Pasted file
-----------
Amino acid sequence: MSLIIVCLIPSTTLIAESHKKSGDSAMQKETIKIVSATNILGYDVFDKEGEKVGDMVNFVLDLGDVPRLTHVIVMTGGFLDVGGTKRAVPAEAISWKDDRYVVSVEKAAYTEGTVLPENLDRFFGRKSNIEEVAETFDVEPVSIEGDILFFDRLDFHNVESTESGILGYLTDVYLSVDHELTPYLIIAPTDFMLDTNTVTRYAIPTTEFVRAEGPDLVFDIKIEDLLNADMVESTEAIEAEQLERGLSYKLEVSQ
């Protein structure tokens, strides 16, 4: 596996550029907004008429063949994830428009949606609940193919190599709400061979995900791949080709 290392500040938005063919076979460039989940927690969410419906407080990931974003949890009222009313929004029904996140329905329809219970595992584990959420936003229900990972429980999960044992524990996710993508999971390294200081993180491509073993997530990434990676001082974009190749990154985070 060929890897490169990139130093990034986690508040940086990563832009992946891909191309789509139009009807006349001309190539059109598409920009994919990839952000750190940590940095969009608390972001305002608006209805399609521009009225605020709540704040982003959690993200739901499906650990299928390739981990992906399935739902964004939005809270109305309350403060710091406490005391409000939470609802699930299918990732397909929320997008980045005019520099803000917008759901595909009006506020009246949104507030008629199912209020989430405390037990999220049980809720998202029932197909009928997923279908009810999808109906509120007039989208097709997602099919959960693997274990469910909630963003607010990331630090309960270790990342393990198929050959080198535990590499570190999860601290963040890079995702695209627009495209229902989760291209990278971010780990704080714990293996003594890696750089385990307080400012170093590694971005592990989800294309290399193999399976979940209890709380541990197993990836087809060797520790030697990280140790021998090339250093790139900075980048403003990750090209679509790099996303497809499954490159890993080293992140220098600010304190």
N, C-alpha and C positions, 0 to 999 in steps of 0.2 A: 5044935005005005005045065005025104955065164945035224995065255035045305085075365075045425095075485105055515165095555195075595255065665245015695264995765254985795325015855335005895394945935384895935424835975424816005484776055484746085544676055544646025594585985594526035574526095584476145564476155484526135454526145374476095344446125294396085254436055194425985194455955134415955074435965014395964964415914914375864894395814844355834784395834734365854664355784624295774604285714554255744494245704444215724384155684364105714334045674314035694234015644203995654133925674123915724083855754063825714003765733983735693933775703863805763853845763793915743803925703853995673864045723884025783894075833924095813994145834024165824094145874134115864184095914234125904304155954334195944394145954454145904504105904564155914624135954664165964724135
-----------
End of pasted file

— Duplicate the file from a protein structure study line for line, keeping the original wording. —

Amino acid sequence: MSLIIVCLIPSTTLIAESHKKSGDSAMQKETIKIVSATNILGYDVFDKEGEKVGDMVNFVLDLGDVPRLTHVIVMTGGFLDVGGTKRAVPAEAISWKDDRYVVSVEKAAYTEGTVLPENLDRFFGRKSNIEEVAETFDVEPVSIEGDILFFDRLDFHNVESTESGILGYLTDVYLSVDHELTPYLIIAPTDFMLDTNTVTRYAIPTTEFVRAEGPDLVFDIKIEDLLNADMVESTEAIEAEQLERGLSYKLEVSQ
């Protein structure tokens, strides 16, 4: 596996550029907004008429063949994830428009949606609940193919190599709400061979995900791949080709 290392500040938005063919076979460039989940927690969410419906407080990931974003949890009222009313929004029904996140329905329809219970595992584990959420936003229900990972429980999960044992524990996710993508999971390294200081993180491509073993997530990434990676001082974009190749990154985070 060929890897490169990139130093990034986690508040940086990563832009992946891909191309789509139009009807006349001309190539059109598409920009994919990839952000750190940590940095969009608390972001305002608006209805399609521009009225605020709540704040982003959690993200739901499906650990299928390739981990992906399935739902964004939005809270109305309350403060710091406490005391409000939470609802699930299918990732397909929320997008980045005019520099803000917008759901595909009006506020009246949104507030008629199912209020989430405390037990999220049980809720998202029932197909009928997923279908009810999808109906509120007039989208097709997602099919959960693997274990469910909630963003607010990331630090309960270790990342393990198929050959080198535990590499570190999860601290963040890079995702695209627009495209229902989760291209990278971010780990704080714990293996003594890696750089385990307080400012170093590694971005592990989800294309290399193999399976979940209890709380541990197993990836087809060797520790030697990280140790021998090339250093790139900075980048403003990750090209679509790099996303497809499954490159890993080293992140220098600010304190």
N, C-alpha and C positions, 0 to 999 in steps of 0.2 A: 5044935005005005005045065005025104955065164945035224995065255035045305085075365075045425095075485105055515165095555195075595255065665245015695264995765254985795325015855335005895394945935384895935424835975424816005484776055484746085544676055544646025594585985594526035574526095584476145564476155484526135454526145374476095344446125294396085254436055194425985194455955134415955074435965014395964964415914914375864894395814844355834784395834734365854664355784624295774604285714554255744494245704444215724384155684364105714334045674314035694234015644203995654133925674123915724083855754063825714003765733983735693933775703863805763853845763793915743803925703853995673864045723884025783894075833924095813994145834024165824094145874134115864184095914234125904304155954334195944394145954454145904504105904564155914624135954664165964724135